Archive for August, 2010


Garden, Hoole © SCES 2006

For more than half our lives, we have lived

in this enigmatic, anachronistic

Victorian villa – built to look like

a Georgian farmhouse – with ashlar blocks

at three corners, the fourth unfinished.

A Valentine’s Day removal, we ate

a takeaway in the kitchen with friends.

The wife is a widow now. Our daughter

has grown, gone and visits: her childhood

still blesses the rooms sun touches through the day’s

compass. We have watched, at the long sash window

on the half landing, the sky and the garden

change through the slow seasons –  sparrows in flight,

a leaf falling. Love lasts.




, , , , , , , , ,



Window, KwaZulu-Natal © SCES 2006

This is a declaration of love

on August the 6th, our anniversary.

Here is your essence: the pathos of ink

pristine on domesday parchment makes you cry –

“Ah, bless them!” you say – not only the sad,

the halt but the deluded and the unmasked.

Wisely, you leave me few pretensions.

On Hiroshima Day, I celebrate

our forty four years with ephemera:

images of figures in landscapes;

walking an ancient copse full of wild

garlic and forget-me-nots, heaven’s colours –

and saying, “I love you”.

, , , , , , , , ,

No Comments


Door, Marrakech © SCES 2009


Where the tourist buses turned, the Werhmacht

had murdered partisans – La Piazza

di Martiri Quaranti.  The cold from the hill –

old, old rock – rose from the cathedral’s floor

into our very soles. Outside, February seemed mild,

seasoned with wood smoke. We bought a hand thrown,

hand painted jar with an ill fitting lid.

Since then: earthquakes, marriages…


Beneath the new Dillons in Guildford,

a mediaeval chamber, disclosed

during the refurbishment,

had been preserved.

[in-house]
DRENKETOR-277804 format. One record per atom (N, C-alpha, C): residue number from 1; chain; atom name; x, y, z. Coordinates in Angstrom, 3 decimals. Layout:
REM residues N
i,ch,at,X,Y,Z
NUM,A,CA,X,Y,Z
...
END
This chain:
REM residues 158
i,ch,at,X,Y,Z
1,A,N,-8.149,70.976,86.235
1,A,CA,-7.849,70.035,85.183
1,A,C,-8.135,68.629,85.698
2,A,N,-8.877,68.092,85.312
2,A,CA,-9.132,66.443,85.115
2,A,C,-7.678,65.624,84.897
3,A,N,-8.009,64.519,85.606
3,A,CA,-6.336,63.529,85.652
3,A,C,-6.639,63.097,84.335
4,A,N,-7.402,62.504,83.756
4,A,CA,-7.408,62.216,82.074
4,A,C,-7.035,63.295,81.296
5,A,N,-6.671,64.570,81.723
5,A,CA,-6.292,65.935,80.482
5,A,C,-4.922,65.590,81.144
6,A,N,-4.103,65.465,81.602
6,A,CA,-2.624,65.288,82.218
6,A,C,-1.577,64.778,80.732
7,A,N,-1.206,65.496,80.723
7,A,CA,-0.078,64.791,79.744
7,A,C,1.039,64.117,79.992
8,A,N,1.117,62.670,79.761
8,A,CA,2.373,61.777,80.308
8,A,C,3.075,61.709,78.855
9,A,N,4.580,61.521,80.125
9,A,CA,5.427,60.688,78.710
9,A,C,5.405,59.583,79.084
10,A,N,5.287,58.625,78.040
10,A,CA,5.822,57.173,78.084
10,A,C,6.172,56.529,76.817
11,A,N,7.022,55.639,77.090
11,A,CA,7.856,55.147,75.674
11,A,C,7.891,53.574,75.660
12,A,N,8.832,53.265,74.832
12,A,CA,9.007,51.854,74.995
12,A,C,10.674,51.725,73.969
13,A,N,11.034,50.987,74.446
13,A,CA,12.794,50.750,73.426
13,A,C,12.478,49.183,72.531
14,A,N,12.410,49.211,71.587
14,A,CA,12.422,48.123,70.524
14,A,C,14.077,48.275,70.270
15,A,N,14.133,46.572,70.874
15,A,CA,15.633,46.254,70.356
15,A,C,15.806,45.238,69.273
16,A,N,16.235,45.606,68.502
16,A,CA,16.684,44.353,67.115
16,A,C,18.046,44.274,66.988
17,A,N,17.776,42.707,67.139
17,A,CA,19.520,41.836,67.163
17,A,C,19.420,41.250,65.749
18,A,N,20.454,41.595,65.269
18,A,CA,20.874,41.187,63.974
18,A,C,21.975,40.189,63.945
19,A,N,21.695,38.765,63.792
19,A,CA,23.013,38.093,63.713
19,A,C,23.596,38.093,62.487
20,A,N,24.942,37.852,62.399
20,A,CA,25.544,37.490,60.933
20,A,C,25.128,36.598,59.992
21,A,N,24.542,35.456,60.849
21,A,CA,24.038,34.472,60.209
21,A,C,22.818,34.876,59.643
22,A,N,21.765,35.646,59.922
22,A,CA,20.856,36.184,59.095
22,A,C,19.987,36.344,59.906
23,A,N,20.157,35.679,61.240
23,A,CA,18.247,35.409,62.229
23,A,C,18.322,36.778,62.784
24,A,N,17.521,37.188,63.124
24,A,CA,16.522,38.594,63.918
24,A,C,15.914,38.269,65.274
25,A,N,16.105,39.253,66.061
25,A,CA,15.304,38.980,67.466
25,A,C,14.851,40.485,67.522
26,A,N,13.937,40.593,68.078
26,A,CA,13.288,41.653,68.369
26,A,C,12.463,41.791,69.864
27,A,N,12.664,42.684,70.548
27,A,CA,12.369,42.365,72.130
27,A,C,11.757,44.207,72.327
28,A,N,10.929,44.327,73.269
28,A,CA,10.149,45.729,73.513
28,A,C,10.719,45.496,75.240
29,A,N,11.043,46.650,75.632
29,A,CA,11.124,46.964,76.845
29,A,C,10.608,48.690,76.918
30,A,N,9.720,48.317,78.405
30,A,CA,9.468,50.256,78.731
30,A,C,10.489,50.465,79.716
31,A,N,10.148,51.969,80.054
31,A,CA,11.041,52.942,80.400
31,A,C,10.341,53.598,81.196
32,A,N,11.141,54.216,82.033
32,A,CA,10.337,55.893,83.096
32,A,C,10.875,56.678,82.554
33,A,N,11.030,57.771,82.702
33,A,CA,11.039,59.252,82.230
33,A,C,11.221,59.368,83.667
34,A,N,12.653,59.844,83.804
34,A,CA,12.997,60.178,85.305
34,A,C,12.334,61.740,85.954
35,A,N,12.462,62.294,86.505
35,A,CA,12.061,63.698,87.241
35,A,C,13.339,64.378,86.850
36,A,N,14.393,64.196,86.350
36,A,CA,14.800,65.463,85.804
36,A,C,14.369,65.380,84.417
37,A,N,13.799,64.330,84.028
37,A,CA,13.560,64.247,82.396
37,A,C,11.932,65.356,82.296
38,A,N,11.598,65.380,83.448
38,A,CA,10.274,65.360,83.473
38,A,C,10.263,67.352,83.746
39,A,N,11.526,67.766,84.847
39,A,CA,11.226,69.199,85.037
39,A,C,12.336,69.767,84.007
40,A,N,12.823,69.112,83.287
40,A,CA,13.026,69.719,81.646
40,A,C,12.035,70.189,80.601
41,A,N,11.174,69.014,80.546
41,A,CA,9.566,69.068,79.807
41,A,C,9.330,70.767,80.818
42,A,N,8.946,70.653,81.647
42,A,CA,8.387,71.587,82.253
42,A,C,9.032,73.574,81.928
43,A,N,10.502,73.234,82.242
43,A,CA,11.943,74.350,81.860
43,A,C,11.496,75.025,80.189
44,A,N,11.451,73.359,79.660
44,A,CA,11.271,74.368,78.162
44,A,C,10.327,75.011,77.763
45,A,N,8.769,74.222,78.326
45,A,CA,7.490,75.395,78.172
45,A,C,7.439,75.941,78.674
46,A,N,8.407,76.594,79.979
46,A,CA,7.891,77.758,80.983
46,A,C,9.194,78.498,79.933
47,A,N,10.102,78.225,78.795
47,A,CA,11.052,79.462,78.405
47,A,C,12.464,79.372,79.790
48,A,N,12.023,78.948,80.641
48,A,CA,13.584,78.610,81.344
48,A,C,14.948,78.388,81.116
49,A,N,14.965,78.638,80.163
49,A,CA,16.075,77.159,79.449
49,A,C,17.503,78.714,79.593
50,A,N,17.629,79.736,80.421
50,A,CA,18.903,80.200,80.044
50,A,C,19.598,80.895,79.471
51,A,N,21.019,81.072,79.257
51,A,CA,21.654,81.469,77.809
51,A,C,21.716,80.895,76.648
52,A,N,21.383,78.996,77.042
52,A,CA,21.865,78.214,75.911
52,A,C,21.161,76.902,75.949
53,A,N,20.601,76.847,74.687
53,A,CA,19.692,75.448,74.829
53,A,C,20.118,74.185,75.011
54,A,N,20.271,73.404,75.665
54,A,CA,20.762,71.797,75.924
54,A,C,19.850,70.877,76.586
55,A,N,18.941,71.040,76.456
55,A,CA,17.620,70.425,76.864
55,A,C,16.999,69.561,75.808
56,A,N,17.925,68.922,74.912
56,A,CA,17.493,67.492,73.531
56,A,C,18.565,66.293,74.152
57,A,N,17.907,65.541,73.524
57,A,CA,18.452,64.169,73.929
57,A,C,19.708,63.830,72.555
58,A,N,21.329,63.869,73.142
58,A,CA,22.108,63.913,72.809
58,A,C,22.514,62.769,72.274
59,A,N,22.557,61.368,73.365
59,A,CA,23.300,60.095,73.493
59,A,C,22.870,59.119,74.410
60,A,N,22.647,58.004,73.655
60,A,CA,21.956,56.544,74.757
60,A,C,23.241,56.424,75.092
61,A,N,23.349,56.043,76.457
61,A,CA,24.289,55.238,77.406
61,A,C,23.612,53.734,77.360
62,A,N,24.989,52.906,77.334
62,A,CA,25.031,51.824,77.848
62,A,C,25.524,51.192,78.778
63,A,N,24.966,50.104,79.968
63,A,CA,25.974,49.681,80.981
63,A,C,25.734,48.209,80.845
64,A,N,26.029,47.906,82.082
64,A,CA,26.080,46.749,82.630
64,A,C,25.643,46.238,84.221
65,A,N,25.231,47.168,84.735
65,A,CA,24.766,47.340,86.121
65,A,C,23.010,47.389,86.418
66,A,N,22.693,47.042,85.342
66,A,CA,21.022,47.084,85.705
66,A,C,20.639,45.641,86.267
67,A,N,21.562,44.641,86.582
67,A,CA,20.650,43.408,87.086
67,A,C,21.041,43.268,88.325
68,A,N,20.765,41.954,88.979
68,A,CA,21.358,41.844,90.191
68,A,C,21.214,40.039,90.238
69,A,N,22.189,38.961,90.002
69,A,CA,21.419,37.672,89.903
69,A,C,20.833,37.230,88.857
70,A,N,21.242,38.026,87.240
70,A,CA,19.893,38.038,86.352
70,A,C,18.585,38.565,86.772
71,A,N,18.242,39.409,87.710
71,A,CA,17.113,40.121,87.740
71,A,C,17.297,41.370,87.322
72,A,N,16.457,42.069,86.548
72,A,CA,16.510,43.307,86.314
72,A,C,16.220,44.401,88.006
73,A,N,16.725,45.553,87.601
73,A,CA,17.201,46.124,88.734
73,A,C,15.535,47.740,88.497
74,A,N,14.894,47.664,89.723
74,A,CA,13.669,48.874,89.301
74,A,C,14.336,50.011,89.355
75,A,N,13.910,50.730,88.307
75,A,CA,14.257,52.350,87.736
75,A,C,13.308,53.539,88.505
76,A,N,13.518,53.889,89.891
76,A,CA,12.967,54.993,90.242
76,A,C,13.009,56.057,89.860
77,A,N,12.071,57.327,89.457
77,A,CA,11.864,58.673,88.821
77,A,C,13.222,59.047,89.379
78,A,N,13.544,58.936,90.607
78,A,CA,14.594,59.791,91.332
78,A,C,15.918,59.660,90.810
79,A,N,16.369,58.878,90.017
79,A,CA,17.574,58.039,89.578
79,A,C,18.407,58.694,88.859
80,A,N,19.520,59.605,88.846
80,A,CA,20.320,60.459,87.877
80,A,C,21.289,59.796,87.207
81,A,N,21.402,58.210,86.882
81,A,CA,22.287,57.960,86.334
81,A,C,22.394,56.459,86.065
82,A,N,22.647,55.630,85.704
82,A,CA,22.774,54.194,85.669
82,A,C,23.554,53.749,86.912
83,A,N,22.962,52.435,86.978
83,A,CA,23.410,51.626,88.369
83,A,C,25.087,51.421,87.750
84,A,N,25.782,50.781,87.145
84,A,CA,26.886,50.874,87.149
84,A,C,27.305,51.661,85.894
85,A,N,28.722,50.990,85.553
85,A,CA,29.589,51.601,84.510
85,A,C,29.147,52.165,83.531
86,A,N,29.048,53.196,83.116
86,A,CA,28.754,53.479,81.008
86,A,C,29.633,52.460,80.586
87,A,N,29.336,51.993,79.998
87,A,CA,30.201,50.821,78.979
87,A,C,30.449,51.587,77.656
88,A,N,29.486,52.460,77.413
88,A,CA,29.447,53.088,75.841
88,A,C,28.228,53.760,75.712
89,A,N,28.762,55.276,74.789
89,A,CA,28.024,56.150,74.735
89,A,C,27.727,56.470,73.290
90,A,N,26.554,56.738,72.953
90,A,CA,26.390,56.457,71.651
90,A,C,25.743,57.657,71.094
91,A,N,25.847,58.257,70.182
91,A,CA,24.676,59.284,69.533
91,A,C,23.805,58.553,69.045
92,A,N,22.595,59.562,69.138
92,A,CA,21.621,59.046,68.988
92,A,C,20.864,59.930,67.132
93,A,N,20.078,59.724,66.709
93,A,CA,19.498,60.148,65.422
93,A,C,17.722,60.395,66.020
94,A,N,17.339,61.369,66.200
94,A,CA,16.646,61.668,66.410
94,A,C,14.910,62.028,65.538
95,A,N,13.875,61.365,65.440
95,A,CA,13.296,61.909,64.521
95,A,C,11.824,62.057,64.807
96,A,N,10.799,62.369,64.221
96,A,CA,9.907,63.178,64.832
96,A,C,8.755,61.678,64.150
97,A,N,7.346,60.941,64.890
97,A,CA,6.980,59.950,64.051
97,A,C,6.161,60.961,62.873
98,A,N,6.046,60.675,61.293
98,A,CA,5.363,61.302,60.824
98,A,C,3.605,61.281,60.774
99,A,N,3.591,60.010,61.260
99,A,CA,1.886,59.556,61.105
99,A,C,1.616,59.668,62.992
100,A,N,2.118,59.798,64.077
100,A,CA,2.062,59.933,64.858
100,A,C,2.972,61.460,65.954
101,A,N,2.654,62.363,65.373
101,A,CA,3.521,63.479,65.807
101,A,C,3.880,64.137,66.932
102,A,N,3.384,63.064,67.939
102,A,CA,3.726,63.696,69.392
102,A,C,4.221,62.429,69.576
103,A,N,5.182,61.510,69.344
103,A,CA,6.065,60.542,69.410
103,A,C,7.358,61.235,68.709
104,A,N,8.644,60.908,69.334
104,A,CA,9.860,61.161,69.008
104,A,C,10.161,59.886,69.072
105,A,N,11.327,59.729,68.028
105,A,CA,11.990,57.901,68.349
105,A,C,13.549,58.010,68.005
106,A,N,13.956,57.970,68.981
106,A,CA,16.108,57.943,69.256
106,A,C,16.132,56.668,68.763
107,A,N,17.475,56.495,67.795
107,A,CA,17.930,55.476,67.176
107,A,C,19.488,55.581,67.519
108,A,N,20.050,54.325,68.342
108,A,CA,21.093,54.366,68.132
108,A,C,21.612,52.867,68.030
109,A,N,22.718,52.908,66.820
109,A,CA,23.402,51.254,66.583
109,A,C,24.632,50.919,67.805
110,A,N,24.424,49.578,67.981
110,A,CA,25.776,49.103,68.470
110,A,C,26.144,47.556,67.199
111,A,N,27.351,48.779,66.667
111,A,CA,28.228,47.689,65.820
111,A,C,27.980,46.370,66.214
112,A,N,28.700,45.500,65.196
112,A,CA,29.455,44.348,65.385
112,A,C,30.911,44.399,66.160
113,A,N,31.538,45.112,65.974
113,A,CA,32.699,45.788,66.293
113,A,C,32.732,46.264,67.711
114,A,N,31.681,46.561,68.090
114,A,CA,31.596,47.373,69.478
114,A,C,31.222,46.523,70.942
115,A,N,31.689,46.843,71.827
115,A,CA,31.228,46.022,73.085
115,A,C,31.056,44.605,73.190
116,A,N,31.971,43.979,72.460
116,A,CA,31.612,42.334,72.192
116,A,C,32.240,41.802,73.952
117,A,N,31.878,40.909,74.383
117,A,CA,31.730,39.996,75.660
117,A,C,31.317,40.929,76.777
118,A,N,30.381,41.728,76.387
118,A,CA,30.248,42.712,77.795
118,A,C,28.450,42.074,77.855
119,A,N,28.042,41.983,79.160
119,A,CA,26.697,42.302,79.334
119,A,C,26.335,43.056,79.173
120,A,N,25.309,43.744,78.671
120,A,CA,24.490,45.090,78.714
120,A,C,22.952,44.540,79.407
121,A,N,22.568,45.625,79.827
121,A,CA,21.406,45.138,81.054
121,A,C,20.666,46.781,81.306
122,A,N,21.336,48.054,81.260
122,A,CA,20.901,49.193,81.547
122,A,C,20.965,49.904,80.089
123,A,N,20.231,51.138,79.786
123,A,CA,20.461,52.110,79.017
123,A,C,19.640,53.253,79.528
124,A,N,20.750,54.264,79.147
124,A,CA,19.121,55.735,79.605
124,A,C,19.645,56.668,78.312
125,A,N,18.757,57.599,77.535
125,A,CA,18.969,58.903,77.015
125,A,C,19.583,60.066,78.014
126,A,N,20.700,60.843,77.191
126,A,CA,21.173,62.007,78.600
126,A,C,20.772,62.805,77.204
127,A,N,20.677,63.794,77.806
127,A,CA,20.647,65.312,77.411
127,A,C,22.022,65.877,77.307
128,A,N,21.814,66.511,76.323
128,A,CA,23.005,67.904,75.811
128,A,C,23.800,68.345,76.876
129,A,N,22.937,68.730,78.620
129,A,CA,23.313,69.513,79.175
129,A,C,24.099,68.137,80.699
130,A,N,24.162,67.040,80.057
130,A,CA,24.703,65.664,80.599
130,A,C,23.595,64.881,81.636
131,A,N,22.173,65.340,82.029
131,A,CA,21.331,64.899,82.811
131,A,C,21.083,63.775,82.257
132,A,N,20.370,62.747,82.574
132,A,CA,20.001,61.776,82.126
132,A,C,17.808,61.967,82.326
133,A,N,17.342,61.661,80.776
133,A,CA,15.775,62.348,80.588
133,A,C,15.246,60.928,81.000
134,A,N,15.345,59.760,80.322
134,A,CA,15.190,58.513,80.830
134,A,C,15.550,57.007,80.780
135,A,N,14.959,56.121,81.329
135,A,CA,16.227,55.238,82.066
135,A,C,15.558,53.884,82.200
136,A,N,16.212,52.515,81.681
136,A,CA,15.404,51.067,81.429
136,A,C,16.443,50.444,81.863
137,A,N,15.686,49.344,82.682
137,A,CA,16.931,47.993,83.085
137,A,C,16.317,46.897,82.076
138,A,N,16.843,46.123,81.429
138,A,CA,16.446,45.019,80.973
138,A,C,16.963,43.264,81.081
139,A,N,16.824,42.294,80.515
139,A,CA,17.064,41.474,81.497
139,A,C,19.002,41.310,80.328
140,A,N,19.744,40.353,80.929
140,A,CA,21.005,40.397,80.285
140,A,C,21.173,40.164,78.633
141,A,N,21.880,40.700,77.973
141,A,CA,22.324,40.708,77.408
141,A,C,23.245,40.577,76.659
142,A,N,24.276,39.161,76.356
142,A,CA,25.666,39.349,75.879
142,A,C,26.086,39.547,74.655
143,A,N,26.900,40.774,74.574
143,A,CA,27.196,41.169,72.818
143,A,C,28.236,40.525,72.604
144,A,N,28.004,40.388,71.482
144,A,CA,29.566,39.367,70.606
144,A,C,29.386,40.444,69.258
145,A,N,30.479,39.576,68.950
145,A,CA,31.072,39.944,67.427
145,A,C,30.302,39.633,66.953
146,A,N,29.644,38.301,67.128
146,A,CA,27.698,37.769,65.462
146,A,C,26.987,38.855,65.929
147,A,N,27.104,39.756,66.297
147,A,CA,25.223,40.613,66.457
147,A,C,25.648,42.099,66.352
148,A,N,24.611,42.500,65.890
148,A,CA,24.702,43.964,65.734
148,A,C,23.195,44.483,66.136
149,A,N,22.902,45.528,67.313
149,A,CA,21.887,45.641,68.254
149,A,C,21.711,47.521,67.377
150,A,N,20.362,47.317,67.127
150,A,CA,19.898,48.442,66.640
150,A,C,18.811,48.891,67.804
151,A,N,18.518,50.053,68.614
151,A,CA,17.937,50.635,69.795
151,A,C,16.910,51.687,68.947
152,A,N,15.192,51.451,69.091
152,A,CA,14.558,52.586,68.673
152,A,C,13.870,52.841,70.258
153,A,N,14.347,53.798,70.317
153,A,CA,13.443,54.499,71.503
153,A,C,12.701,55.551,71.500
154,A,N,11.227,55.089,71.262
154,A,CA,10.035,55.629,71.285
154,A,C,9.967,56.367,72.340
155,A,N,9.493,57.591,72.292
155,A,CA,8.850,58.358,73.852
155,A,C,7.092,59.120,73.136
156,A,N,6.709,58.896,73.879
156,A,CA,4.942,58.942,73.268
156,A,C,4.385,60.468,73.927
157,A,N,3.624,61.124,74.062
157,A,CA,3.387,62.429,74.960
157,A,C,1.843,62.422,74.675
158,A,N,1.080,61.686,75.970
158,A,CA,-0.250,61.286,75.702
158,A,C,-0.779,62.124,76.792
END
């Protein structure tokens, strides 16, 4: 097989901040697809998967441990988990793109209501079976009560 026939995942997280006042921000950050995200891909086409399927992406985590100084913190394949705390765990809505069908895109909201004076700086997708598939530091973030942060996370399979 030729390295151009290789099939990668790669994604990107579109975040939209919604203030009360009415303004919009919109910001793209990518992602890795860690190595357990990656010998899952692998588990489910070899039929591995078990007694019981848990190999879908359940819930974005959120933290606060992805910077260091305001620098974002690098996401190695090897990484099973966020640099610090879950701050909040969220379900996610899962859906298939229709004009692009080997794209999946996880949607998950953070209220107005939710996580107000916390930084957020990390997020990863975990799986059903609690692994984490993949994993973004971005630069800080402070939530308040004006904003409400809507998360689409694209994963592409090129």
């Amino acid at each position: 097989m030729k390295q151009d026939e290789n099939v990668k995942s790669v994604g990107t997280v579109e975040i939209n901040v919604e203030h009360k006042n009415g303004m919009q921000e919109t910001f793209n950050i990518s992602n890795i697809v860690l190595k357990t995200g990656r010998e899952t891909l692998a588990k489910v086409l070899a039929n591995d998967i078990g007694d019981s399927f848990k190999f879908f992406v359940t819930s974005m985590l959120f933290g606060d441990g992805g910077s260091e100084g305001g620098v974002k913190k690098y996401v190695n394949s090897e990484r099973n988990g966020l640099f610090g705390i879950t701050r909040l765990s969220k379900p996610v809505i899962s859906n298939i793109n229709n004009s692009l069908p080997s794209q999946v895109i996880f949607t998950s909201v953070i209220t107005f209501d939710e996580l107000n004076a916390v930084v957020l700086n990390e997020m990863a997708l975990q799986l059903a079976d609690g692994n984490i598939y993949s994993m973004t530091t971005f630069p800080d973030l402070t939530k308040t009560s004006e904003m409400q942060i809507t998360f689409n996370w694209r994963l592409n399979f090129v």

Some archaeologists claimed

it was built as a synagogue:

others denied it.

Dillons’ MD was a Jew

the local paper informed us.

The peoples of the book misread each other.


The Goose Pond was green with insecticide:

the West Nile mosquito threatened.

Named for the scion of a local family –

mutilated by Filipino freedom fighters

a century before – the Park was playground

for the replacements of the ‘teeming masses’:

Hispanics, Afro-Caribbeans, Asians.

From Memorial Hill, you could see the Twin Towers.


Two aging lovers, best friends in all the world,

orphaned late in life, walked circuits of the park

for their hearts; smiled at mums pushing buggies, scowled

at druggies near the gate; talked of ghosts and hope –

and jokes: ‘What’s this fly doing?’ ‘Waving, waving!’

Old lovers count their blessings, side by side.

, , , , , , , , , , , , , , , , , , , , , , , , , , , , , , ,

No Comments


Stepping Stones, Kettlewell © SCES 2007

Lasting longer than the Thirty Years War,

than half our biblical shelf life, this marriage

has grown like coral – drops of the slain

Medusa’s blood – become, like Corallium

Nobile, a charm against fits, poison,

sorcery, whirlwind, lightning, fire, shipwreck!

From Norway’s fjords to the Cape Verde isles,

the Niger’s delta to the Orinoco’s,

reefs build, decline: the slow massing of

defunct algae, discarded oyster shells, lost

sailors’ bones; the unmarked ebb and flow

of topless towers, clayey tenements.

So, let’s celebrate chance, charity, courage –

Fortune’s inexorable comrades.

, , , , , , , , , , , , , , , , , , , , , , , ,

No Comments


Embrasure, Spinalonga © SCES 2003

This house is sentient, light with rapture,

replete with canny, familiar ghosts.

This house has been indifferent

to vicissitudes of human fortune:

train wreck and famine, siege and tsunami.

The grounds have diminished. From the residue,

you have made an L-shaped paradise:

rhododendron, camellia, nasturtium,

eucalyptus – a global gazetteer.

On some summer nights, the pomaded air

heavy still with heat, there is a moment,

ecstatic, brief, when we will live forever.

, , , , , , , , , ,

No Comments